Thursday, April 25, 2024

Commissioner Samuelson gives update on Wolf Hollow tax abatement

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During the Hood County Commissioners Court Tuesday, Precinct 2 Commissioner Nannette Samuelson provided an update about why the public hearing for the Wolf Hollow II Power Plant tax abatement agreement was canceled.

A public hearing was originally scheduled for March 26, to approve an amendment to the tax abatement agreement between Hood County and Wolf Hollow II Power Plant, LLC signed March 9, 2015. The project was to invest no less than $500 million to construct a combined cycle power plant with the capacity of at least 1,077 megawatts. The purpose of the amendment was to remove approximately 38 acres leased to Compute North in 2021 from property eligible for the abatement; the amendment was scheduled to be effective for the 2024 tax year.

A tax abatement is a local agreement between a taxpayer and a local taxing unit that exempts all or part of the increase in the value of property from taxation for a period not to exceed 10 years, according to comptroller.texas.gov.

However, Samuelson said she later canceled the public hearing, as she investigated the abatement agreement and realized that the eligible property already excluded land.

“It wasn’t just the land that the cryptocurrency plant is on, but all the land that is owned by Wolf Hollow II Power Plant, so I requested confirmation from the appraisal district March 15, and received confirmation March 18, which has resulted in the public hearing being canceled,” she said. “As I walked through the process with the appraisal district and the county attorney's office prior to putting the notice out, it wasn't until the 15th that it was discovered that this language excluded land.”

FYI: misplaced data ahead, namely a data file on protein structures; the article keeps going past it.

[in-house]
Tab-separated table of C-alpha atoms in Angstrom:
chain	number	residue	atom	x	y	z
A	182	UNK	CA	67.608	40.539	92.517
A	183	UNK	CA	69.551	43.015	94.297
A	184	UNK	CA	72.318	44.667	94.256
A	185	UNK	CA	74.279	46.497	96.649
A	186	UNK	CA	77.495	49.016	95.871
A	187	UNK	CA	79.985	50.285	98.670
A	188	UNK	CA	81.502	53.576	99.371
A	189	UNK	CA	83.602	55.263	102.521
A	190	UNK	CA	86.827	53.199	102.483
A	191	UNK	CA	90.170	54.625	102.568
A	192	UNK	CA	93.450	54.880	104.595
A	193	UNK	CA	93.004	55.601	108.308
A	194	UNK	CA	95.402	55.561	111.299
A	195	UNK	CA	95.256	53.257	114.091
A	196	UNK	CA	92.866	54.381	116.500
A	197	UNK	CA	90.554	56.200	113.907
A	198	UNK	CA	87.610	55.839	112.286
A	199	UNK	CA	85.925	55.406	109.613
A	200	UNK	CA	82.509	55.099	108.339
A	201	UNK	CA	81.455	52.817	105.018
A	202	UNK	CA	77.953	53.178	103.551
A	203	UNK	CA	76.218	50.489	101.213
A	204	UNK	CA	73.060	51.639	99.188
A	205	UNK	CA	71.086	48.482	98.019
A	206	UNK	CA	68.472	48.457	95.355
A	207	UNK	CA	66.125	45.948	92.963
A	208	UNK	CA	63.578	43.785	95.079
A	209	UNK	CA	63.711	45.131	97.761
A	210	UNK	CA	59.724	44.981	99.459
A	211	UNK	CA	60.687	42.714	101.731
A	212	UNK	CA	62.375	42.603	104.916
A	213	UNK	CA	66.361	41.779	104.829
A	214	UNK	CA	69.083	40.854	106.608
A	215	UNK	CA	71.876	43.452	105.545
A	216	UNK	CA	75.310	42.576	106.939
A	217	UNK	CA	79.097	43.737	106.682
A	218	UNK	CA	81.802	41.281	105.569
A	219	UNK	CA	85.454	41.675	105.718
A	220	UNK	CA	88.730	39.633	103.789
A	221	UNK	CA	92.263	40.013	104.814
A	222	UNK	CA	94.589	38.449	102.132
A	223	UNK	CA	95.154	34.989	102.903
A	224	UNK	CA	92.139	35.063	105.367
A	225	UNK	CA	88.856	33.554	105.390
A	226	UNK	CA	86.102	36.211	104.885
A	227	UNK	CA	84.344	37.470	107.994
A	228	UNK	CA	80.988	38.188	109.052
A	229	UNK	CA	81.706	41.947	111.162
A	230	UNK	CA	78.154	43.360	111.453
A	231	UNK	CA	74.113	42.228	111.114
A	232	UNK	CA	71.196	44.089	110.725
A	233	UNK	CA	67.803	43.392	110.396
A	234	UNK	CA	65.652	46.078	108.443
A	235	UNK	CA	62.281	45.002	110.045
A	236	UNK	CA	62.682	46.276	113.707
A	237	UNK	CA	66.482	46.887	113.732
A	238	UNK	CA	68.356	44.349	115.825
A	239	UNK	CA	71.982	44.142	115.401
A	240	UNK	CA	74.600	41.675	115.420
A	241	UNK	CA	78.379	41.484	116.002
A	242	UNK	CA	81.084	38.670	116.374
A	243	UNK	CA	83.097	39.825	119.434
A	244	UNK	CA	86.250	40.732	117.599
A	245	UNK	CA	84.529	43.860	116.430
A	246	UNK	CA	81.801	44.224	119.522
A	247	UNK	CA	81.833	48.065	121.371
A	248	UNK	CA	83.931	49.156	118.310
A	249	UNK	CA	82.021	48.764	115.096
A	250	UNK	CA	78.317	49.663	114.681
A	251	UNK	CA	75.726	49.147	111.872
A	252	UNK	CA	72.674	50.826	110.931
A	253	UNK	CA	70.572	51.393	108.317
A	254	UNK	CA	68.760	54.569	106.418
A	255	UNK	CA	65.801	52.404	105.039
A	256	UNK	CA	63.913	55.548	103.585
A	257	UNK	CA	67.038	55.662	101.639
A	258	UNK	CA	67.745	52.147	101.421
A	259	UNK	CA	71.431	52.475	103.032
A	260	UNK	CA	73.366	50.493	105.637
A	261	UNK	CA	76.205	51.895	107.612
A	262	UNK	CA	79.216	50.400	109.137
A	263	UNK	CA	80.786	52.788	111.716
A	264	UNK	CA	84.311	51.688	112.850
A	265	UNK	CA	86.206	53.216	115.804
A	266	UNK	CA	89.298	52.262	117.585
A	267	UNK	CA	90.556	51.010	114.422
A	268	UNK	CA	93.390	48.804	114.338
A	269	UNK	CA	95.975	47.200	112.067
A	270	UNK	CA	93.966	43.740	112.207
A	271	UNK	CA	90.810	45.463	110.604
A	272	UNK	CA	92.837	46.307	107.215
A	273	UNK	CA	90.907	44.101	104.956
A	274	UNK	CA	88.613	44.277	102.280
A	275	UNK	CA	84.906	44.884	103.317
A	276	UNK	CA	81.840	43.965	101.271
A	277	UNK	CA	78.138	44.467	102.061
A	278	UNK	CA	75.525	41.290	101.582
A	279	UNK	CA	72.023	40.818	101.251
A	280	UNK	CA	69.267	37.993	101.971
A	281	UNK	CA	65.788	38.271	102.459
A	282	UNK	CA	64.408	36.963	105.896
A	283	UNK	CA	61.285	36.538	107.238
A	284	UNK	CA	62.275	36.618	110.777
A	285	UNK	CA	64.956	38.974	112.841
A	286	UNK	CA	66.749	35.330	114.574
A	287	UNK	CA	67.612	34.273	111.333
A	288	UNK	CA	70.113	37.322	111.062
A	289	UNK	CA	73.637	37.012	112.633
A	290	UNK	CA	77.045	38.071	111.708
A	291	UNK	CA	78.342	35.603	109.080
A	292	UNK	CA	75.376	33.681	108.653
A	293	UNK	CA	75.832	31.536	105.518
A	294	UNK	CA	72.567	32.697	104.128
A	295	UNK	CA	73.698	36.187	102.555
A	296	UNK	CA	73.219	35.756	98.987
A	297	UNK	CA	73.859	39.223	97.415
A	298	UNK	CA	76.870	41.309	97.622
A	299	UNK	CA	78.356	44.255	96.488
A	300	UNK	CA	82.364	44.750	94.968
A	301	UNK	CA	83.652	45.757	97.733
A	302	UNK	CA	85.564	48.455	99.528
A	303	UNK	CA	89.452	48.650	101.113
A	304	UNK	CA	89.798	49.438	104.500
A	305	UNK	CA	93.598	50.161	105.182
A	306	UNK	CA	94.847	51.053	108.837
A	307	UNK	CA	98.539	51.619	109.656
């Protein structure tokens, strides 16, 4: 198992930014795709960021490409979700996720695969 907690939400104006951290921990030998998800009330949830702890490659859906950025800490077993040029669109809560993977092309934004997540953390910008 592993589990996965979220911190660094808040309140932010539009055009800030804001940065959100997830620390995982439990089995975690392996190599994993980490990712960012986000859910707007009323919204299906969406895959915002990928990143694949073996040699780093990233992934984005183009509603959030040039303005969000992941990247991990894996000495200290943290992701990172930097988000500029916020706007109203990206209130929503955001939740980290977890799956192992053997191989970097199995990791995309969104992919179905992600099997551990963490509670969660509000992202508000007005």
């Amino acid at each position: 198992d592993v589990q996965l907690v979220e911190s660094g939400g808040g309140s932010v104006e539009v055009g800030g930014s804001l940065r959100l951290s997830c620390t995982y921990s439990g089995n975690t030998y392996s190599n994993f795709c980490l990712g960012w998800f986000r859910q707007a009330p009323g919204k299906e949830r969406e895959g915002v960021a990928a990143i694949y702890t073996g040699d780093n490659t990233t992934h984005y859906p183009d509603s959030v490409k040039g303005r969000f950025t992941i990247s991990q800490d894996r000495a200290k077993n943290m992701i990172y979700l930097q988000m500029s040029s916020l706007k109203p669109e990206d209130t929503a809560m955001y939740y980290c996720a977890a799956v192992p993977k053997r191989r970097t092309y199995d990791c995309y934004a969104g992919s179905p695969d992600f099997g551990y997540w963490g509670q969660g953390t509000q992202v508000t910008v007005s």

Samuelson added she  spent many hours on the phone with Chief Appraiser Jeff Law and he told her it’s not unusual for abatement agreements not to include land.

"It makes sense to me now that the land is already there, so what you're abating when a company comes in to build something, you're really abating the improvements, not the land itself, so that made total sense,” she said. “I just wish we would have had that discussion in February when I first discussed it with him. But in the abatement agreement, it defines eligible property as value of building structures, fixed machinery and equipment, and site improvements necessary to the operation and administration of the plant, not inventory, supplies, land or housing, so I just wanted to explain why it was canceled.”

Hood County Judge Ron Massingill explained he also looked into how much tax was paid by the data center in 2023.

Massingill said with taxes paid to the Hood County general fund, the Hood County Library fund, Hood County Lateral Road fund and Granbury ISD, Generate Capital paid $1,216,635 and Marathon Digital paid $635,380.

“All in all, the GC data and Marathon Holdings paid . . . $1,842,000 in taxes (in 2023) so pretty substantial,” he said.